A parable about getting help


In The Basic School (TBS) Quantico, there was a problem with Marines getting DUIs or getting stuck out in town drunk.

Around 2004-2005ish, a solution was created. Called “Arrive Alive”, the Staff Duty would have a lockbox with some cash. The Staff Duty had a logbook and the key for this box. If a Marine who was out in town found them selves drunk and unable to drive, or unable to pay for a taxi for what ever reason, they could get a taxi to bring them on base to the Battalion Staff Duty Officer. Who ever this Staff NCO was, they would pay the taxi fare from the lock box and note who the Marine was. That Marine would then repay the cost by the next payday. If the Marine lived off base and it was not working hours, they could sleep in the room set aside for the Staff Duty Officer until they sobered up.

This way Marines could get safely to base. There would be no excuse for a DUI, since a Marine wouldn’t have to drive them selves, and if they were broke, they could still get a ride.

We had that for about a year with out anyone using it. Our superiors would mention it every liberty briefs and the like. Until finally someone did use it. This Marine was out in town, got drunk, and didn’t want to drive drunk back to base. So he got a taxi and used this “Arrive Alive” program.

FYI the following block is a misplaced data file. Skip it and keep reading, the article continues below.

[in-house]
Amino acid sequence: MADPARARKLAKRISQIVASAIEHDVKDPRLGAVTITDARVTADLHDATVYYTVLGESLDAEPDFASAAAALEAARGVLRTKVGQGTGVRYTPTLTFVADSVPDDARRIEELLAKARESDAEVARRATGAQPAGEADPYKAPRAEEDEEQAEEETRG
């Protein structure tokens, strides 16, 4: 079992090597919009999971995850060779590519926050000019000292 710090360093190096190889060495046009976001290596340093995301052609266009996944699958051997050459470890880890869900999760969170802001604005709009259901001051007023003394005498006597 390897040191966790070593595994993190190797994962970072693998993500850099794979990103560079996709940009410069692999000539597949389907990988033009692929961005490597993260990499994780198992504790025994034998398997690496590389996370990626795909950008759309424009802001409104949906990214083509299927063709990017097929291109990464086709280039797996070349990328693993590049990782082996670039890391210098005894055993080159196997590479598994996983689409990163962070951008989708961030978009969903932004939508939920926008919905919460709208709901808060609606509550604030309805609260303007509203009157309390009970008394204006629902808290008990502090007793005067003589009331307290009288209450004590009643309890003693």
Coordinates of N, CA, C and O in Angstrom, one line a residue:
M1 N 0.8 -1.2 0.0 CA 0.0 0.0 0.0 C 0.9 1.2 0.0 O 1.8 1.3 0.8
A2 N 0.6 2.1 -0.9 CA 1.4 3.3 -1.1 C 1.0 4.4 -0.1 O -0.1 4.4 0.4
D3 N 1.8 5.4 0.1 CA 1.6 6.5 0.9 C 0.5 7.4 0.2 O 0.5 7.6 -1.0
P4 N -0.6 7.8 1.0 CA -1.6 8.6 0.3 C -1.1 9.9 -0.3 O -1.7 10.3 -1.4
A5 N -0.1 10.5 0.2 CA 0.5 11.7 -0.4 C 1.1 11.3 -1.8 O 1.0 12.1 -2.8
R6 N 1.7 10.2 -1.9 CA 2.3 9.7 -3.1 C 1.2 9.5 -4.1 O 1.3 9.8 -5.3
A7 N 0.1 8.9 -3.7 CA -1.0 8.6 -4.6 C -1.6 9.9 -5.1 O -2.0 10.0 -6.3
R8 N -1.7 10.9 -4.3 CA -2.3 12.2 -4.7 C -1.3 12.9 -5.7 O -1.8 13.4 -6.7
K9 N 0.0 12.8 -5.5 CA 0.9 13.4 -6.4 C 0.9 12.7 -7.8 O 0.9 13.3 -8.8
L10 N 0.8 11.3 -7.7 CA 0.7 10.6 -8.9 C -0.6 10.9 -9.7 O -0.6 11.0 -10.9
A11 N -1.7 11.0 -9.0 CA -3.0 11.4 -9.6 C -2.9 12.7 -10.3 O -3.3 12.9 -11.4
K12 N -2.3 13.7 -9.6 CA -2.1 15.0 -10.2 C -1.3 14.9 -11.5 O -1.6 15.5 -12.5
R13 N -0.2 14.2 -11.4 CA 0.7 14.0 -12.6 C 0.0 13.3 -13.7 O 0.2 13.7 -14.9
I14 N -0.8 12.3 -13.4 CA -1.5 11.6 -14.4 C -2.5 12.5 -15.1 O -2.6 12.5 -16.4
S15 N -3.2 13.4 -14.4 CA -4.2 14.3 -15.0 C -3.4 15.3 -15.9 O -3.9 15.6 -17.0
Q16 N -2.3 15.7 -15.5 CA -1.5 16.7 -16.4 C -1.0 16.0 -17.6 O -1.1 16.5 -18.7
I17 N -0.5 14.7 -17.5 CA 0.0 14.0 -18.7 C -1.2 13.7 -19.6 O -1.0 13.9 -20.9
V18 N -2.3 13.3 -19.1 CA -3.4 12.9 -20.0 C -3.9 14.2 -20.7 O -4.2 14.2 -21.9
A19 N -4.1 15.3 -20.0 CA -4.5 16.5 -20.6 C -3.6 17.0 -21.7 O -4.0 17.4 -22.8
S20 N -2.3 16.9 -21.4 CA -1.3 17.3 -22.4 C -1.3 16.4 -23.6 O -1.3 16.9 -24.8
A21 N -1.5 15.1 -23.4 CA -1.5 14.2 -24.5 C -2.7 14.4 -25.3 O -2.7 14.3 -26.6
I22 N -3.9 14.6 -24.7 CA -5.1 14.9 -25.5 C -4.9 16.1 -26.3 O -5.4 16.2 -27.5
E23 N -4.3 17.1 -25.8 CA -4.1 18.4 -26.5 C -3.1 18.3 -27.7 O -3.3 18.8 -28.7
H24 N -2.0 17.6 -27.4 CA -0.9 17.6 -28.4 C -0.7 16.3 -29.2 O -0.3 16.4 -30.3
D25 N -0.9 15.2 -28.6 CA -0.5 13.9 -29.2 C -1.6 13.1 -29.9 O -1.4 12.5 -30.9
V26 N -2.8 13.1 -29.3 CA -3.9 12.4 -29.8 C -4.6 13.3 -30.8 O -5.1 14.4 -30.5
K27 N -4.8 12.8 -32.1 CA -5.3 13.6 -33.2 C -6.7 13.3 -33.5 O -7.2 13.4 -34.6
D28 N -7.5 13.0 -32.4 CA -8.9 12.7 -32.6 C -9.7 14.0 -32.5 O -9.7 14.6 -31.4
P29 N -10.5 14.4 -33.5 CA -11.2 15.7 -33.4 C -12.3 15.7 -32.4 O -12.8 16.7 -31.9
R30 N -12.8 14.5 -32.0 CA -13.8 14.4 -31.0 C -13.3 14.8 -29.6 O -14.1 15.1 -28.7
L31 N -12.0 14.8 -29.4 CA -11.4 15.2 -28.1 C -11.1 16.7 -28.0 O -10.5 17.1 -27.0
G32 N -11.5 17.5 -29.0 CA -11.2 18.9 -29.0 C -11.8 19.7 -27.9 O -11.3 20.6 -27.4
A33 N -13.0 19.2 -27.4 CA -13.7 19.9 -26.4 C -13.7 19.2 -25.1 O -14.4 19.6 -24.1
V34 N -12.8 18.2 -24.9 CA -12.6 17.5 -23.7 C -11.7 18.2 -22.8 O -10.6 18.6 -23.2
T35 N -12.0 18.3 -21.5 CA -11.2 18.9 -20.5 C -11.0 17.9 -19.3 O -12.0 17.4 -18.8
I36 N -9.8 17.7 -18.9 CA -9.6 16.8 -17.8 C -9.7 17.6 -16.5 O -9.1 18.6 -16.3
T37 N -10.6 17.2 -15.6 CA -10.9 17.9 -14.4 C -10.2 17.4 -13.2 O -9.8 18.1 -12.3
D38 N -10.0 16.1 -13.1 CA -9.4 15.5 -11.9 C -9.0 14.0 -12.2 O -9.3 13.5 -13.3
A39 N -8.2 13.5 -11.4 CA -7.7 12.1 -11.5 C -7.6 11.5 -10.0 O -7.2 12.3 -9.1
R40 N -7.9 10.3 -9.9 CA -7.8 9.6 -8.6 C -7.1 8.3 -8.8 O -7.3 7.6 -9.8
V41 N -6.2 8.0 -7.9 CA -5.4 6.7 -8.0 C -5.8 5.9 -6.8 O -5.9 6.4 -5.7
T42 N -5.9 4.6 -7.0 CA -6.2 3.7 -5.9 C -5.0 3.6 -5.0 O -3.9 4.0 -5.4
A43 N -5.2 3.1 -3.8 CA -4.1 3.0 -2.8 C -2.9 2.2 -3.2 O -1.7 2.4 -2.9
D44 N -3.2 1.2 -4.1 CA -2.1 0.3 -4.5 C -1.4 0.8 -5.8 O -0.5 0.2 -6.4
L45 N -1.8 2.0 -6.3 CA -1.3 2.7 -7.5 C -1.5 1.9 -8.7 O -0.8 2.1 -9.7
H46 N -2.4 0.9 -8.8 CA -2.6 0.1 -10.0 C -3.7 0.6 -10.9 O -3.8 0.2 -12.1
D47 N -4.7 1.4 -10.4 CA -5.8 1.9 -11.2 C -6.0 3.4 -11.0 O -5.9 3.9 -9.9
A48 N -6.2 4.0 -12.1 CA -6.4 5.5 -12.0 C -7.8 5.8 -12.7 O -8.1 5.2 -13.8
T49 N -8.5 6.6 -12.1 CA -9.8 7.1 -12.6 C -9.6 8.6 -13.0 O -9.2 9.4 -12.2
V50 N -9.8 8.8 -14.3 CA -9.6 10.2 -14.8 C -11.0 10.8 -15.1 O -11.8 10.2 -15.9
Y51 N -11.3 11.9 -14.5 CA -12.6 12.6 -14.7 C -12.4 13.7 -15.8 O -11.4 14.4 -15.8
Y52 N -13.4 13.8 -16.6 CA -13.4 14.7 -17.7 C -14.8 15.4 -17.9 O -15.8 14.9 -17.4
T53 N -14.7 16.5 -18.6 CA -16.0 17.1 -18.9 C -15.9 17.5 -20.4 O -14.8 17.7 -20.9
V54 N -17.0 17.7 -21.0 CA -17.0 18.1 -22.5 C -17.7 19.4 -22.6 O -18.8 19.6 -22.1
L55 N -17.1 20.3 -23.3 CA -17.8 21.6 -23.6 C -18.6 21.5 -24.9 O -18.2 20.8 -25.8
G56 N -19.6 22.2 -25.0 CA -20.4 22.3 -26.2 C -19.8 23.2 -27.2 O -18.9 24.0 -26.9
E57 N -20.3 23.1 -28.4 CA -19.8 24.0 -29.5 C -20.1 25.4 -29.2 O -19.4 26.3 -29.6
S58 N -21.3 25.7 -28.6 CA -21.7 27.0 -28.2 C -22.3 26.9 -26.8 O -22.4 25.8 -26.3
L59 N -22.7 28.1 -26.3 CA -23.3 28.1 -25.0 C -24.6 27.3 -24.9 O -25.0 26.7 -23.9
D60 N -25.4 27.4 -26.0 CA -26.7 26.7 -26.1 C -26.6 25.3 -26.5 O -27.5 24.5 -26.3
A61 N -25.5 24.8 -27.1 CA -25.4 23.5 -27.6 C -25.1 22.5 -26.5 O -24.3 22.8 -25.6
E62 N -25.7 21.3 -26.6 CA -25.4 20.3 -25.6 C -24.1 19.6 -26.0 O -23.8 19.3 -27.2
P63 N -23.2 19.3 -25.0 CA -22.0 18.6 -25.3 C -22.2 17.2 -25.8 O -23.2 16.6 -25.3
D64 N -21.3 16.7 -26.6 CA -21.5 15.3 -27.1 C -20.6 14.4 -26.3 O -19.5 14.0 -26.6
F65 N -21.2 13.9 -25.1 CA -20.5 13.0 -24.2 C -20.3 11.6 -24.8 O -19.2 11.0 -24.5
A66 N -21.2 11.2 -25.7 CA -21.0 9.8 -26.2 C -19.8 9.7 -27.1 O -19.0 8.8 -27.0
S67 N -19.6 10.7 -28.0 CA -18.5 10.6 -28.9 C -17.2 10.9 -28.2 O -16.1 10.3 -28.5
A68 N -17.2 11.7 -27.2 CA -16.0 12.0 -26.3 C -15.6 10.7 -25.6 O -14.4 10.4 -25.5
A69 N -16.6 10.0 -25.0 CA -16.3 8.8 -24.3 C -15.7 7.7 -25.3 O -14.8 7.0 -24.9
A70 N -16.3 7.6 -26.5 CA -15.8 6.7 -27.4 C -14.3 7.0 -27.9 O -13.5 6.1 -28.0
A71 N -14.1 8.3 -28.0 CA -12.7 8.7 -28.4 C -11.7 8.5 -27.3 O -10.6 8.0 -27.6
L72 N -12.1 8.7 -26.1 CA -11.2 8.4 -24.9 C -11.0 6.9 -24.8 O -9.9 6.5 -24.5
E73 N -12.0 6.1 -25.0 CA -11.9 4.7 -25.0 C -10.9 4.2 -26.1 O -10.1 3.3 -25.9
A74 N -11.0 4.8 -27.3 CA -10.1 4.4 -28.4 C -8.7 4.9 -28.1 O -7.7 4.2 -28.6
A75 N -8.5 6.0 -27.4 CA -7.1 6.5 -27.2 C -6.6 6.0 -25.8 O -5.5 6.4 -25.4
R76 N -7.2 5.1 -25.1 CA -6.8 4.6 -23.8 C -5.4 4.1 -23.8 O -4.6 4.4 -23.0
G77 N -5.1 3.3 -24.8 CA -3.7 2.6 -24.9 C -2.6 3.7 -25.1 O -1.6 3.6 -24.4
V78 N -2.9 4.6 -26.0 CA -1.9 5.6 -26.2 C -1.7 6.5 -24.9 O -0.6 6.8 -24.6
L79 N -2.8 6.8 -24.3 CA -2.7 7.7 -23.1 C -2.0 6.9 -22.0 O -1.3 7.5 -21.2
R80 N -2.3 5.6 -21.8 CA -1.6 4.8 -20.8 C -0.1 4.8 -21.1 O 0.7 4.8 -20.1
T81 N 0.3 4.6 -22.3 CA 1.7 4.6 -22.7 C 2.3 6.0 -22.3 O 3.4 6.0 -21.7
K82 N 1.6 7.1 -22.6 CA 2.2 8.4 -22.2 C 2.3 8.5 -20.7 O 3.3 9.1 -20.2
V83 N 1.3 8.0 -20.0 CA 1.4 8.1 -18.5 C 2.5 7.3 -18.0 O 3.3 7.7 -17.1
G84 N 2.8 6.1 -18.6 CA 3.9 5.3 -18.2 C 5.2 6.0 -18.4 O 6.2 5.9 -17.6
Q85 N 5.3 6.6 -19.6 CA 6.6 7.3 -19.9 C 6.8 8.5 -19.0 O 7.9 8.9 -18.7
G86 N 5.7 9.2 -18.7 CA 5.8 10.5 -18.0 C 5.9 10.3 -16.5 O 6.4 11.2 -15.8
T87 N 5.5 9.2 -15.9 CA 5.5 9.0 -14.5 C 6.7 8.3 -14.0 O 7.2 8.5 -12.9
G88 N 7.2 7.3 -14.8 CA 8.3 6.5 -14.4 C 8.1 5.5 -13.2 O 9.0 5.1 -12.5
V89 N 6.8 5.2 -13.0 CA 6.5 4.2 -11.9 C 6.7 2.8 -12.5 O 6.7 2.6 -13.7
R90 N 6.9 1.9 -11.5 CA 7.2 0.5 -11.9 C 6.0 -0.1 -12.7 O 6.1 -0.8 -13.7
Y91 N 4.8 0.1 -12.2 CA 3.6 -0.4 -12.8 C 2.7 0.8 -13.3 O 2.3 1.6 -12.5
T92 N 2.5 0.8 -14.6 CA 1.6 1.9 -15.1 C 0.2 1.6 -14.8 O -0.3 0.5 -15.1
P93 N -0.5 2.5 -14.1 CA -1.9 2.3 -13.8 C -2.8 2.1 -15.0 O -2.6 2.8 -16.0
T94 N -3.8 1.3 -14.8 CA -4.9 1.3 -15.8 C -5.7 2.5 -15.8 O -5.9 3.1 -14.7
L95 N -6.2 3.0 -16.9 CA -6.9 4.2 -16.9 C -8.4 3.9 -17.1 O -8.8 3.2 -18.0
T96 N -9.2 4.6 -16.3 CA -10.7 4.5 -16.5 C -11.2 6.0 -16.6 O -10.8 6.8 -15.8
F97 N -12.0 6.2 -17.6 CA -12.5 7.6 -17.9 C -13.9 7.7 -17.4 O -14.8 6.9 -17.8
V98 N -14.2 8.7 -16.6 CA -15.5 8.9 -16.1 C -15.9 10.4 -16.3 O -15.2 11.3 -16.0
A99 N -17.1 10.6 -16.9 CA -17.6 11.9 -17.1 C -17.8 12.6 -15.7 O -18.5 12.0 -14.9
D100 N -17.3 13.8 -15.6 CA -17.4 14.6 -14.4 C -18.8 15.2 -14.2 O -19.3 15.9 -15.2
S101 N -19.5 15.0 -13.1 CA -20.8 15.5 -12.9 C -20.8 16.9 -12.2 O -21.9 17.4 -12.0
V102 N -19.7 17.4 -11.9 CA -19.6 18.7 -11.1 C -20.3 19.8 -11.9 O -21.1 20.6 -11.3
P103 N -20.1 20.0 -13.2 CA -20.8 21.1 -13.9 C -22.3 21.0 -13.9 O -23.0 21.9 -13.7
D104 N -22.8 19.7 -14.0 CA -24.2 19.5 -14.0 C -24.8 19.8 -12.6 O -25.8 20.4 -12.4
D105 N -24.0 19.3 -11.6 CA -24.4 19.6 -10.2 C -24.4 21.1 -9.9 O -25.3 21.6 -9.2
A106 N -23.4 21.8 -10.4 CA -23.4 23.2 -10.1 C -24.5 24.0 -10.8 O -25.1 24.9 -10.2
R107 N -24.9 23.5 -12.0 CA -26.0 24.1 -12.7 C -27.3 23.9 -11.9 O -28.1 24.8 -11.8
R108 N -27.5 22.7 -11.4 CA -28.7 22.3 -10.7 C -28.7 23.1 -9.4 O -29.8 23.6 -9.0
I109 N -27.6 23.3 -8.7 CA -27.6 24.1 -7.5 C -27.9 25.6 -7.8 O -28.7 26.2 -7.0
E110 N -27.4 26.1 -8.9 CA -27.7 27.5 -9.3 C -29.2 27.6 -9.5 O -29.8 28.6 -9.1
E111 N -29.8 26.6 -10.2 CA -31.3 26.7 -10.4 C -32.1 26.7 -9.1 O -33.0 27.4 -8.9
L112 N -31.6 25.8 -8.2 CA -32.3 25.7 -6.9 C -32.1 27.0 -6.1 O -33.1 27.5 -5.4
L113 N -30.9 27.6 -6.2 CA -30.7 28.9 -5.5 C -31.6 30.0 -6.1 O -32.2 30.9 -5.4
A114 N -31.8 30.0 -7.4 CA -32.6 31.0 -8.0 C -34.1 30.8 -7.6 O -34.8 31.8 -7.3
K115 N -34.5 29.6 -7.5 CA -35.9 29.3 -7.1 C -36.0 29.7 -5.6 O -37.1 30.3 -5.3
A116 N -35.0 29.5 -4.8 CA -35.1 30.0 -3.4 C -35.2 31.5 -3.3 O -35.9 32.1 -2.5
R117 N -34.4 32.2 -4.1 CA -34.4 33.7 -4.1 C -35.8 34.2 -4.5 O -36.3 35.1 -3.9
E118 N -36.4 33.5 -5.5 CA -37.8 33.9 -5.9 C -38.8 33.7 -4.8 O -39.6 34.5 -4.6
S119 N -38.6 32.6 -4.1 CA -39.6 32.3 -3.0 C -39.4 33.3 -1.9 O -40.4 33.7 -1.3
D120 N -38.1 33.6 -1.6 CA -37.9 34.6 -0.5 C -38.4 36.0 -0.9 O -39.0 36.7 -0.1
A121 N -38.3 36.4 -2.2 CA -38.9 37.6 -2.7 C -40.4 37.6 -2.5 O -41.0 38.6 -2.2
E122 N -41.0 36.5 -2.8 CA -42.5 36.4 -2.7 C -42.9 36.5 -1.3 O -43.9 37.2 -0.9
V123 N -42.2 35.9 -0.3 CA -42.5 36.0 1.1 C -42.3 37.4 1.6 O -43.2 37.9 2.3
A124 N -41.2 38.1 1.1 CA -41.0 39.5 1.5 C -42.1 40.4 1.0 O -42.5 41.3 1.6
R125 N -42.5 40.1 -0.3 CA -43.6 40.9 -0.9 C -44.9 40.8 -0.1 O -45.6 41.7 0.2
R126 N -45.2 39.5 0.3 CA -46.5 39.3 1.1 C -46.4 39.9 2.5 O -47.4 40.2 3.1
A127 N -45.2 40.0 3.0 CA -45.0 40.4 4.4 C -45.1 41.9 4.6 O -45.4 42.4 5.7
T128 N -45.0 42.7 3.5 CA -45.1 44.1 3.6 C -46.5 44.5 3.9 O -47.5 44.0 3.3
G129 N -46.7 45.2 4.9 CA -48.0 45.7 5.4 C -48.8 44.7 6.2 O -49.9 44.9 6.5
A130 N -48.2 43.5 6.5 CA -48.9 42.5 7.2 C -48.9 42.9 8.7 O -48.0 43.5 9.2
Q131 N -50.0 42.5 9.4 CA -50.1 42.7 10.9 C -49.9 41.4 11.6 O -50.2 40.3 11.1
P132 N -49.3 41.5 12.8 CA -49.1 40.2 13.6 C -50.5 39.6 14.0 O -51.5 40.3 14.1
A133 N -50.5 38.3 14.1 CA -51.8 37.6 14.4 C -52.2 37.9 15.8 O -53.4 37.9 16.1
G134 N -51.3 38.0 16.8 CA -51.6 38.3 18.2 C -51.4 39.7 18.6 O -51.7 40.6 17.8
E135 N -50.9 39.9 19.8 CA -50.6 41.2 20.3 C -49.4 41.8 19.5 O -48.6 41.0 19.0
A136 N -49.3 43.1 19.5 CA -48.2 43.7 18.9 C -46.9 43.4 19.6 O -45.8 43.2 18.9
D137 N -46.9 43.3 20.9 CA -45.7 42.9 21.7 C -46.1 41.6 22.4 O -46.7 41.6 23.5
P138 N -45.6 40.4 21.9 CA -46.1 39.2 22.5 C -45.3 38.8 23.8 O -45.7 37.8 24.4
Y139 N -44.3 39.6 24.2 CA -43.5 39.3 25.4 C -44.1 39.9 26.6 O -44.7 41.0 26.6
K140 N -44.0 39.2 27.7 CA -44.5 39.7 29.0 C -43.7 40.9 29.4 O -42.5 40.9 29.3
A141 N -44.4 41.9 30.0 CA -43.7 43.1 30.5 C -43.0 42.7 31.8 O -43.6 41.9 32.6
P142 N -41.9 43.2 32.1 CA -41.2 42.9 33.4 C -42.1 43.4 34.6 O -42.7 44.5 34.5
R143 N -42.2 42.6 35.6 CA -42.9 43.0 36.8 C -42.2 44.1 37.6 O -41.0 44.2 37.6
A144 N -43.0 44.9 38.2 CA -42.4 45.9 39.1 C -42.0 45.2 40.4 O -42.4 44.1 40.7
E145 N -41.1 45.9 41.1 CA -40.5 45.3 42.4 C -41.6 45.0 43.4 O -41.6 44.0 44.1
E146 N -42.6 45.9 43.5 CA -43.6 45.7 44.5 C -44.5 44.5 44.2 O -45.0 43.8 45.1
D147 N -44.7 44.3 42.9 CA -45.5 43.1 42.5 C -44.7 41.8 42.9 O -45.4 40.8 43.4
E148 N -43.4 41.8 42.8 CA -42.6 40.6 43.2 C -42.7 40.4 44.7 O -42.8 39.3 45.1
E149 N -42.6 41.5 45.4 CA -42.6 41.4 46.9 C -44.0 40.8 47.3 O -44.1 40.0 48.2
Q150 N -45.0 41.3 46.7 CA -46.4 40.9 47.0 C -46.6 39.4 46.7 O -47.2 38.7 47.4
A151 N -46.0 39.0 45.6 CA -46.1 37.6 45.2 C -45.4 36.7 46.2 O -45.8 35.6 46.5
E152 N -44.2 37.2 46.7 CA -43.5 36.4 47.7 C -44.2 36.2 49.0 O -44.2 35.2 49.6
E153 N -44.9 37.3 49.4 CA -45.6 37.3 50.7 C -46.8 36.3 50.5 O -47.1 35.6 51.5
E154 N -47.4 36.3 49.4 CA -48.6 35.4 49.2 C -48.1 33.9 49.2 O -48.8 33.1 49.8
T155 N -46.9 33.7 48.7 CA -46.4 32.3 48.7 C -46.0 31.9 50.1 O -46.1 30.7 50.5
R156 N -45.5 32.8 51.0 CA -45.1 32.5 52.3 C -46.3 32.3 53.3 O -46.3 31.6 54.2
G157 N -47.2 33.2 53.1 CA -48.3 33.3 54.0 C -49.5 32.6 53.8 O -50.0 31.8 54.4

In return, the command punished him. I can’t remember if this jarhead just got an Article 15, or a full blown NJP, but the command tried to punish him as much and in every way they could.

Sometimes people need help. But when we punish people who try to get help, we discourage everyone from getting help.

This applies to everything. It seems like every week I read or hear some story of a cop or soldier to afraid to report their PTSD due to fear of backlash, ridicule, punishment, appearing weak, etc.

Recently, there was news articles about the FBI taking credit for stopping a mass shooting. What happened was that the guy’s Grandmother noticed he had issues, and talked him into going to a hospital. The Grandmother is the real hero here, not the federal agents trying to take credit. This guy consented to a police search, and in return he is rewarded with charges and is facing up to 5 years of jail time.

Now, it does sound like this guy broke the law. It was likely foolish of him to consent to a search. But if we go after and punish every single person who asks for help, people are not going to ask for help.


  1. “But when we punish people who try to get help, we discourage everyone from getting help.”

    This describes a lot of corporate life too.

    It all comes down to trust: making your actions line up with your words. Command failed at this, and I’ve seen the same problem a million times in the corporate world also.


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